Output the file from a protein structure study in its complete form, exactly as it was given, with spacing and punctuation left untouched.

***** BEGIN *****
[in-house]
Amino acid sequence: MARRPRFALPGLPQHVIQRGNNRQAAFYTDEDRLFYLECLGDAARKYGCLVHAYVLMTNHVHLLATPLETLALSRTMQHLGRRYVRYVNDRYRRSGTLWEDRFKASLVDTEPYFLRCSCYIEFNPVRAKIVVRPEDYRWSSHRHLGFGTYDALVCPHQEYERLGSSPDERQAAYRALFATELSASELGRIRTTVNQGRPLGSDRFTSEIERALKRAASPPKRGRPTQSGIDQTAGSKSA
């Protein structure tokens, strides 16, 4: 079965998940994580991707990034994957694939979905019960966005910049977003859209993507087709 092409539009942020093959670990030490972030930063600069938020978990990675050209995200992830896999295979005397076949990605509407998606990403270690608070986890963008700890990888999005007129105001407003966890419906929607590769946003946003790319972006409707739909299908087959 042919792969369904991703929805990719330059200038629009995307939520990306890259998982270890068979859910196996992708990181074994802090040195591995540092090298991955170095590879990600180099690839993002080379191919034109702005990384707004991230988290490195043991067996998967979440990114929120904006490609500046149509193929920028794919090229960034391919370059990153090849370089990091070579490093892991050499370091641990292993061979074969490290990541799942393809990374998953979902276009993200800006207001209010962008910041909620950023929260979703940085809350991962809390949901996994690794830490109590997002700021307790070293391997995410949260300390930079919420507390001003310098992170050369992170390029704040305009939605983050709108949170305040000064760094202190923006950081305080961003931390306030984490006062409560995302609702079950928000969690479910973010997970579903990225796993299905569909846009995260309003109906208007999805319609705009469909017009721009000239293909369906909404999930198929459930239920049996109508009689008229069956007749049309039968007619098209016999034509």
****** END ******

[in-house]
Amino acid sequence: MARRPRFALPGLPQHVIQRGNNRQAAFYTDEDRLFYLECLGDAARKYGCLVHAYVLMTNHVHLLATPLETLALSRTMQHLGRRYVRYVNDRYRRSGTLWEDRFKASLVDTEPYFLRCSCYIEFNPVRAKIVVRPEDYRWSSHRHLGFGTYDALVCPHQEYERLGSSPDERQAAYRALFATELSASELGRIRTTVNQGRPLGSDRFTSEIERALKRAASPPKRGRPTQSGIDQTAGSKSA
């Protein structure tokens, strides 16, 4: 079965998940994580991707990034994957694939979905019960966005910049977003859209993507087709 092409539009942020093959670990030490972030930063600069938020978990990675050209995200992830896999295979005397076949990605509407998606990403270690608070986890963008700890990888999005007129105001407003966890419906929607590769946003946003790319972006409707739909299908087959 042919792969369904991703929805990719330059200038629009995307939520990306890259998982270890068979859910196996992708990181074994802090040195591995540092090298991955170095590879990600180099690839993002080379191919034109702005990384707004991230988290490195043991067996998967979440990114929120904006490609500046149509193929920028794919090229960034391919370059990153090849370089990091070579490093892991050499370091641990292993061979074969490290990541799942393809990374998953979902276009993200800006207001209010962008910041909620950023929260979703940085809350991962809390949901996994690794830490109590997002700021307790070293391997995410949260300390930079919420507390001003310098992170050369992170390029704040305009939605983050709108949170305040000064760094202190923006950081305080961003931390306030984490006062409560995302609702079950928000969690479910973010997970579903990225796993299905569909846009995260309003109906208007999805319609705009469909017009721009000239293909369906909404999930198929459930239920049996109508009689008229069956007749049309039968007619098209016999034509």